However, saying that, Amicus often tended to obtain the services of several actors that you would never see in Hammer Films. An example of some names are Joan Collins, Tom Baker, Burgess Meredith, Charlotte Rampling, Terry Thomas, Ingrid Pitt, Jon Pertwee and Jack Palance. The two key differences between Hammer and Amicus were that Hammer Productions were almost always placing their stories in the gothic past. Amicus in comparison tended to place their action in the present time, which then was the world of the 1960’s and 1970’s. The second difference was that Hammer made single story features on the classic tropes of vampires, werewolves and mummies.
Amicus films were ‘portmanteau’ affairs- meaning that they would usually have theee or four stories held together with a framing device. My interests in supernatural media, music, the English countryside and memories of childhood sort of rolled into one generalised whole. Simon and my own interest in all things Folk became one of the threads that bound us together I guess. I however drew the line as far as dabbling in Magick and Wicca were concerned. And though there was some persuasion I had and have, no plans to follow him into wearing a black robe and joining a Mystical Order.
There are three films that make up the original unholy trinity of the genre. These are WitchFinder General (1968) The Blood on Satan’s Claw (1971) and The Wicker Man (1973). I will give my thoughts on these three seminal films later on in this piece. There are also a spate of documentaries and books from that time period which could be said to fit nicely into the genre. Now, these early films and writings were not a part of some thought-out movement. There was no name for such fiction. Not even an established trope, or pattern to chart the road by. There was little. Most of what we had in the twentieth century English language were the works of Dennis Wheatley and ‘ideas’. An abstraction, borne more out of fancy and instinct than by any well-laid out planning on the part of the writers and directors involved. The folk trope of the late 60s was something birthed as a defiant response to the world at the time. Much of what was produced in the west pertaining to ‘the creative arts’ during the 60’s through to the mid 70’s was rather an outgrowth of the prevailing spirit of escapism of the time. That, and the (for want of a better expression) hippy decadence of the new permissive age. I also suspect that the spirit of the time was a natural by-product of an age of relative economic prosperity. Such periods always engeander the kind of social security that allows the mind to wander. Since times are less perilous, the young and participants of the artistic and literary community get to enjoy a greater luxury of time and space for the exploration of alternative ideas. There was a sudden surge of freedom in general, especially for those young people who were not faced with having to work as soon as they left school. Ideas such as the Wicca and all things occult; the mythic idealisation of the land and romanticisation of nature as an ideal in the face of growing high rise buildings and grey, looming factories with smoking chimneys were all factors behind the rise of the New Age movement in Western Europe. There was also the new fangled spirit of free love which brought along with it a sense of stubborn rebellion. A ‘rebellion’ powered by a blind yearning for the different, the unusual and the exotic. You had all the aforementioned ingredients layered over with the surface cause of the Vietnam War and a nation gleefully coming out of the austerity of post- war 1950’s Britain. The collective consciousness of those not yet born during the second World War brought about a cultural zeitgeist in the 60’s and 70’s that, for good or bad, psychologically remodelled the western world … But that discussion is outside of the remit of this piece and perhaps an article for another day.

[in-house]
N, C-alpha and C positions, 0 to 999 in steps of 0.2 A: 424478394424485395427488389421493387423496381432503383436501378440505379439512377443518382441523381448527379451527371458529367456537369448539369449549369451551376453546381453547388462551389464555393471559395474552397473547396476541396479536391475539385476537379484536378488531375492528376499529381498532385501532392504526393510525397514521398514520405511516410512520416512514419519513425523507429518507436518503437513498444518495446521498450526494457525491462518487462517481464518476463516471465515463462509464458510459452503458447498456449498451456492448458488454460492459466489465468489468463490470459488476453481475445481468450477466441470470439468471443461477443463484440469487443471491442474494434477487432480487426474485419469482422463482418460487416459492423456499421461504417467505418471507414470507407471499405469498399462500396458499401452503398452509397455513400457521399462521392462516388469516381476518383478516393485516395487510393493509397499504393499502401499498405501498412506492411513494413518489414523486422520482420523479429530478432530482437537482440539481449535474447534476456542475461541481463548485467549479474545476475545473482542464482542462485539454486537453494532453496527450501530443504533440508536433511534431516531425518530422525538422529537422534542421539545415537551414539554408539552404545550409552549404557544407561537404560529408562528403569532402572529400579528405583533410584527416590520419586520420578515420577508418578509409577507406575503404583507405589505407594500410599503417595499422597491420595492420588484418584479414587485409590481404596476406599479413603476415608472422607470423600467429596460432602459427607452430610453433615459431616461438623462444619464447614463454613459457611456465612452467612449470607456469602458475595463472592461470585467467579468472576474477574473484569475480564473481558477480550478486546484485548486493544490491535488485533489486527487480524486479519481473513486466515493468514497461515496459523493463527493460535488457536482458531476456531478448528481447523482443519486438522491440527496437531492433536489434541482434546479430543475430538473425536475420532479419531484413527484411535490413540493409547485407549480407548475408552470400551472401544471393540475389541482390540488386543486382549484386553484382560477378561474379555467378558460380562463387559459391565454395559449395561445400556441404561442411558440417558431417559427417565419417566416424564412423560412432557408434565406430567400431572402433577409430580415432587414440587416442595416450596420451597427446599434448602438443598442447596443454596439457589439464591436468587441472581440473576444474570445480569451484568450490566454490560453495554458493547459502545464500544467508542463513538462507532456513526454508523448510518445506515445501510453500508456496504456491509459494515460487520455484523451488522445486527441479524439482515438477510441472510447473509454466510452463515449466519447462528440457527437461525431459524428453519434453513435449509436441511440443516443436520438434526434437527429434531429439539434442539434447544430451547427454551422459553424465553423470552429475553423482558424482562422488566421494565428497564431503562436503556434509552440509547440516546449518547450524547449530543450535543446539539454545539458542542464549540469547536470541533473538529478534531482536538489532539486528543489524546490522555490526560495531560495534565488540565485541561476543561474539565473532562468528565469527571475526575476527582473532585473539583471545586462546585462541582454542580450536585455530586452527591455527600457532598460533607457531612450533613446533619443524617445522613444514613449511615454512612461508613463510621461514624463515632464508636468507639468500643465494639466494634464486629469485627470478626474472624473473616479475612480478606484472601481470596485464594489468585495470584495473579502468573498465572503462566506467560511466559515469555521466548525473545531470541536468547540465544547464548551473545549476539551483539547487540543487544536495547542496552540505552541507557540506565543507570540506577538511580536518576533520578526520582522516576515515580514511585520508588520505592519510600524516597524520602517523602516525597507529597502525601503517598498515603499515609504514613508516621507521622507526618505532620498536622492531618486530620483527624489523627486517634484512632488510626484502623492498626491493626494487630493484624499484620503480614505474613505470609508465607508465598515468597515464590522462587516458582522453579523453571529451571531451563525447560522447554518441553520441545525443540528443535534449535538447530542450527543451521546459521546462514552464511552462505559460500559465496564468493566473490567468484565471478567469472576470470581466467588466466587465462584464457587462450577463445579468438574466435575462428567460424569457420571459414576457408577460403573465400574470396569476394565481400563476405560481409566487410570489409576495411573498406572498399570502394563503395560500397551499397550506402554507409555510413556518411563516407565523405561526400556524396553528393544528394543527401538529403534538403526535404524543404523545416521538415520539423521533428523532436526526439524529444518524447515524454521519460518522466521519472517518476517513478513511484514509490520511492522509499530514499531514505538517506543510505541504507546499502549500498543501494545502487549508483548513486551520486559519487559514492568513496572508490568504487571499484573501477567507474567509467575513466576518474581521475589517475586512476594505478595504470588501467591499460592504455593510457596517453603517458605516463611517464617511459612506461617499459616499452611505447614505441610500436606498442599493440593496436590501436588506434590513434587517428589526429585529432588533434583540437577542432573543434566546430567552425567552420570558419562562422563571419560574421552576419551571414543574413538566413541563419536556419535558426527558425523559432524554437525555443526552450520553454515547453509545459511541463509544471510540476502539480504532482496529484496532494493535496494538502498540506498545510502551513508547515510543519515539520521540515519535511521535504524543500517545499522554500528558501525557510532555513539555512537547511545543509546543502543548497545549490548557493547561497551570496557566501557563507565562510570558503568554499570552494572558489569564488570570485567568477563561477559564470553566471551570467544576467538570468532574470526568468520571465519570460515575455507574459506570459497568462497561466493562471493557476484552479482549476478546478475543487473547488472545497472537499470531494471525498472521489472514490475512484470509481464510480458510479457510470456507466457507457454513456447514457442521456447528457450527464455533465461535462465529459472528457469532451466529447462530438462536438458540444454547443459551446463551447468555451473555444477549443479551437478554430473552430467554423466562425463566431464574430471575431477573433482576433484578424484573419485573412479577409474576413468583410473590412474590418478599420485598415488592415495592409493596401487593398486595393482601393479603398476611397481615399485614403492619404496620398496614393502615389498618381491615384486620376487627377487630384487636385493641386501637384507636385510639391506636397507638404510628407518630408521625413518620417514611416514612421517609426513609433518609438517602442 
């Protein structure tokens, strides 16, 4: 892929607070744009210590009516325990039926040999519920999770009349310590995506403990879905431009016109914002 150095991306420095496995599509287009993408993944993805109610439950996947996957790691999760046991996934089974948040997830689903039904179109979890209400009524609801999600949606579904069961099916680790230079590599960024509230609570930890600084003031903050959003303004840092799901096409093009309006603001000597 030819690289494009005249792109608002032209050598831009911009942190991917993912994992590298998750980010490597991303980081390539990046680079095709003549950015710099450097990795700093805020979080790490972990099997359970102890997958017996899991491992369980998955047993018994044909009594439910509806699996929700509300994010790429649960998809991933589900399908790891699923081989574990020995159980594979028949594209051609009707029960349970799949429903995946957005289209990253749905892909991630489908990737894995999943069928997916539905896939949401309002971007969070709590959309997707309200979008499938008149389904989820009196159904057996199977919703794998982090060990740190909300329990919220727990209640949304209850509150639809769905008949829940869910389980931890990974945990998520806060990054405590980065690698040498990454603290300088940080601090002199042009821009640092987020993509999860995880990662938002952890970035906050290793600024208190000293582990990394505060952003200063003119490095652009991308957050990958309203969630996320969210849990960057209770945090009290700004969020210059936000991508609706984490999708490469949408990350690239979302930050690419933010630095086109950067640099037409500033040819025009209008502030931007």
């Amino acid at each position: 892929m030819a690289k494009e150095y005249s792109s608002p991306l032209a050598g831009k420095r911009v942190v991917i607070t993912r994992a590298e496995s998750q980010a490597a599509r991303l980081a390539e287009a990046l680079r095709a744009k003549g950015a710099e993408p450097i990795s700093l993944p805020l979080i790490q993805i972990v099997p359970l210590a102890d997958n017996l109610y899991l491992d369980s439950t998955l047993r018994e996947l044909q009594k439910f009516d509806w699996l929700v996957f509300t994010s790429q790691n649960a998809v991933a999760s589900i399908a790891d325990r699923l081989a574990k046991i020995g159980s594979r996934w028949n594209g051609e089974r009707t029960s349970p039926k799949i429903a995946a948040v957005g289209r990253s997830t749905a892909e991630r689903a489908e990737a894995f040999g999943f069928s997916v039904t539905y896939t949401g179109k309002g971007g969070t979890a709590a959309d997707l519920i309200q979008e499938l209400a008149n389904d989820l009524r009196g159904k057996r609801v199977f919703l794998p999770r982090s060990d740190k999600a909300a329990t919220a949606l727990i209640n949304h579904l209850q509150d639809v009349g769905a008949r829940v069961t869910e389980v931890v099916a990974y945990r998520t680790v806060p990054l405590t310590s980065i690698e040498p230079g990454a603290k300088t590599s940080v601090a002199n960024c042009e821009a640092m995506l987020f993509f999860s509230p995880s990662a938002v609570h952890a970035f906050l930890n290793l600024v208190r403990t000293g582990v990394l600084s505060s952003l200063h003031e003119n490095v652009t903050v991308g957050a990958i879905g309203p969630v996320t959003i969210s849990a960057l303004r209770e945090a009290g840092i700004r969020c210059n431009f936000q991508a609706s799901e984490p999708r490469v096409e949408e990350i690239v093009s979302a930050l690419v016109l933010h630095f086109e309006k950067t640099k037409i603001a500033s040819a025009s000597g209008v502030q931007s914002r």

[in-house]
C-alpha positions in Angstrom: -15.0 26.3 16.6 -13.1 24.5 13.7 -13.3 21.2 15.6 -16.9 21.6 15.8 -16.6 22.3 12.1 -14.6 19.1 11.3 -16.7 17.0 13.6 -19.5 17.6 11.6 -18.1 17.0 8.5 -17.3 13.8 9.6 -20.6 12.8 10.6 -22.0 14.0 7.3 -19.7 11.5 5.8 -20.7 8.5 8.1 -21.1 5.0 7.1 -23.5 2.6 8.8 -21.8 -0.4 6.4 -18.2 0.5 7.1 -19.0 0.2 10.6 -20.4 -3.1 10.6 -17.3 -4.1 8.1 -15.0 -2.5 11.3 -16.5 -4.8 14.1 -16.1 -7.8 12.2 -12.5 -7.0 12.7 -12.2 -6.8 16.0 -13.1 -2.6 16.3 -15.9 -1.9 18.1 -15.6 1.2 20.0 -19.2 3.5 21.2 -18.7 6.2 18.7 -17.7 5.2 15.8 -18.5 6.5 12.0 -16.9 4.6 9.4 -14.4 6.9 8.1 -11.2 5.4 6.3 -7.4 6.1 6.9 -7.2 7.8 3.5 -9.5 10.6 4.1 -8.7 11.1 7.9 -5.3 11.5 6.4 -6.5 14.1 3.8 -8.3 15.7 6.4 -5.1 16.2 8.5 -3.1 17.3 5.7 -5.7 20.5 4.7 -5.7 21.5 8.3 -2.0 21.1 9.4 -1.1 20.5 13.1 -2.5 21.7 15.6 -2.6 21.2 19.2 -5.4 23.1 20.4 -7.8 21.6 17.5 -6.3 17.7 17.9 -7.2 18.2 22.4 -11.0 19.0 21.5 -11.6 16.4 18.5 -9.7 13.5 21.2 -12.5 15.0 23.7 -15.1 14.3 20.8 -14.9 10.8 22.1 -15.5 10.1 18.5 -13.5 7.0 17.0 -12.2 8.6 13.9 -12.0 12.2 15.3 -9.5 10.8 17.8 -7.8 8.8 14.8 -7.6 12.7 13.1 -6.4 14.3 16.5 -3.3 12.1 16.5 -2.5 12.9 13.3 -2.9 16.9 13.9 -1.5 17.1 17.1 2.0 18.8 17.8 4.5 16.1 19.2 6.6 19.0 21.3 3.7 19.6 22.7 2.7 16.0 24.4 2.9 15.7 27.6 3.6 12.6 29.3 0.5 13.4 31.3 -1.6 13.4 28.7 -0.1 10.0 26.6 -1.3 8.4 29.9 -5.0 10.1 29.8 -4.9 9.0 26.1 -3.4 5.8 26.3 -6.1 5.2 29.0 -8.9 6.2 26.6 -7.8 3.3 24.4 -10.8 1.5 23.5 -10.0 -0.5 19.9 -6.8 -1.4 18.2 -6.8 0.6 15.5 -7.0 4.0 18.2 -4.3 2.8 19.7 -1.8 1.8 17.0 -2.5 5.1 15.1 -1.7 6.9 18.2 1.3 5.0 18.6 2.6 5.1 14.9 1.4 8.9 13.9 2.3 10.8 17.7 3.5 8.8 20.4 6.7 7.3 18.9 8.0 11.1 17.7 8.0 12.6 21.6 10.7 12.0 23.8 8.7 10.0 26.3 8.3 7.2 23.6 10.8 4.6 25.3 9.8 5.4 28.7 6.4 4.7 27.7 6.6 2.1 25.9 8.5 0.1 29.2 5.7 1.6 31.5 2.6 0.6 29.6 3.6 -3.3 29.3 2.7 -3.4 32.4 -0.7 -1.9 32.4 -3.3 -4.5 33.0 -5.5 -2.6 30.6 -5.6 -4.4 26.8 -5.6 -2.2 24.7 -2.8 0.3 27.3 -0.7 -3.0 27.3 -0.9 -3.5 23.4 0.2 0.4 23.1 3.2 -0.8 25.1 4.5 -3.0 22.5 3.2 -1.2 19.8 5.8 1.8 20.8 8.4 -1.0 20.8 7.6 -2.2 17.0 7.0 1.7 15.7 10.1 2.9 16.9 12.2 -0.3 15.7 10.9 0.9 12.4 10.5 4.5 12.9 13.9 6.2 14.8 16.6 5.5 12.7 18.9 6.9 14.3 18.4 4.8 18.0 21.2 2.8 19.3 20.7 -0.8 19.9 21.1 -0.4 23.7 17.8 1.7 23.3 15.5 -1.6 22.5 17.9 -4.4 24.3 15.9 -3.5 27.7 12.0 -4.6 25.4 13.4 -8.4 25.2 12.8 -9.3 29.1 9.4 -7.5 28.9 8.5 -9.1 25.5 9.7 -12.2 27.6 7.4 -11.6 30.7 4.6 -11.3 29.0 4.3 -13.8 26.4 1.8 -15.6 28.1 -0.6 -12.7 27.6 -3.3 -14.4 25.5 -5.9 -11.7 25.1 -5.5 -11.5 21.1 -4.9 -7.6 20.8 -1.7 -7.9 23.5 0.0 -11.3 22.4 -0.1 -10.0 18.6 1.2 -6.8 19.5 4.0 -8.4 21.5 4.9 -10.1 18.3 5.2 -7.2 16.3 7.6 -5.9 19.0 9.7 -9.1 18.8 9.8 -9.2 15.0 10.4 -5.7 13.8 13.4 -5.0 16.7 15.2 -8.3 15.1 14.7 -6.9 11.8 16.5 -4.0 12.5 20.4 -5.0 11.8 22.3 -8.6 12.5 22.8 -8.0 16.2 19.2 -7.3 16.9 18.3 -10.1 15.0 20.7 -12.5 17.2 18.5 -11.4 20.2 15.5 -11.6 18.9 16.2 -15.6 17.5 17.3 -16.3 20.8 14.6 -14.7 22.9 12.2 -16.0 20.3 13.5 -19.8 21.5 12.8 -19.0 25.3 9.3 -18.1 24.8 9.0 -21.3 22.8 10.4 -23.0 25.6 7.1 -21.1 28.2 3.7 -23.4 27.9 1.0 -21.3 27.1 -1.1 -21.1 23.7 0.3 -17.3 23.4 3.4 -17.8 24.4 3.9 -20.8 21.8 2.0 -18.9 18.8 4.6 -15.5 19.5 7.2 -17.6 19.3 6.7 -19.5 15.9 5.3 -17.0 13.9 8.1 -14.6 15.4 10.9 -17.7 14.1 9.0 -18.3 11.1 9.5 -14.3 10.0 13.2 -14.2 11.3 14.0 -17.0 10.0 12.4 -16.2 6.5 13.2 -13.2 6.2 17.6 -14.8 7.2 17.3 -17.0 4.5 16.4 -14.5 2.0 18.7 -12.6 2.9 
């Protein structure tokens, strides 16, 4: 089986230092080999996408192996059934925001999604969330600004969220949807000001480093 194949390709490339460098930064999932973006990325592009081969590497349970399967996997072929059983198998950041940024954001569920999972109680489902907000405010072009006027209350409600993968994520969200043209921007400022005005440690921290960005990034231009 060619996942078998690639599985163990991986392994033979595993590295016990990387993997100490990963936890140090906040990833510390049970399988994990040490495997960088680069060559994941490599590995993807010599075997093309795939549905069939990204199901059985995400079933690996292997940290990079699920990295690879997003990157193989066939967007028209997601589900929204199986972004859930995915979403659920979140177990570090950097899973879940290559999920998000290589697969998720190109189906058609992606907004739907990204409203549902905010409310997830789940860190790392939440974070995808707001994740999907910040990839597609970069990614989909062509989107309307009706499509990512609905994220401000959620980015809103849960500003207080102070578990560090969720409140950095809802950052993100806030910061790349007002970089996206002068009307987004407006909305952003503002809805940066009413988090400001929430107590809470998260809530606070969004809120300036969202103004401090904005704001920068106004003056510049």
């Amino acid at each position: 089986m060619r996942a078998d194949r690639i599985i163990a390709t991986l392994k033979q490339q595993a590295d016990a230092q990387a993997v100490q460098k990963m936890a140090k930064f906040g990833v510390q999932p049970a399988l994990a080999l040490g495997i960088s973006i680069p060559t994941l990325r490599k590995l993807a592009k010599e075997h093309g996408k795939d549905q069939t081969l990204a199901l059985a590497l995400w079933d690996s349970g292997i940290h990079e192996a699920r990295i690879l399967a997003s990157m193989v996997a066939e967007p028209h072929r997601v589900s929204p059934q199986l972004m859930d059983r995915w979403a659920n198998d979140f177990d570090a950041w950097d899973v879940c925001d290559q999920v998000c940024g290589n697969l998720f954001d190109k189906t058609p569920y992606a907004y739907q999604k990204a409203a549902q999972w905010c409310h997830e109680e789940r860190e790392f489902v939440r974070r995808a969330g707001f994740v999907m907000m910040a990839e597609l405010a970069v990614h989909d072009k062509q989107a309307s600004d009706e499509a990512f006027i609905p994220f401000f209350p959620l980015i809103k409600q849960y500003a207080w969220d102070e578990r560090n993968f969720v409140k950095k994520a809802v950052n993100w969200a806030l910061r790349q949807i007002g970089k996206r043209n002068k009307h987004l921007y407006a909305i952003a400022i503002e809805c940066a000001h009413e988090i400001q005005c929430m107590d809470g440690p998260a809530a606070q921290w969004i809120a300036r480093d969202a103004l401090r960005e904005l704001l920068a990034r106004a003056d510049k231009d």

So what exactly is meant by the term ‘Folk Horror?’ There has certainly more than one attempt at definition, since the term is a relatively newly coined one. To my mind what has become known as Folk Horror is something usually composed of the following five features.
Firstly, the rural landscape of the English countryside, which is so integral to the genre. Second, the re-emergence of some ancient evil or blood thirsty pagan belief. Thirdly, a rejection of the moral values of the modern world, especially Christianity. Fourth, a sense of an unidentifiable compound of isolation, helplessness and strangeness and finally a violent or supernatural reckoning.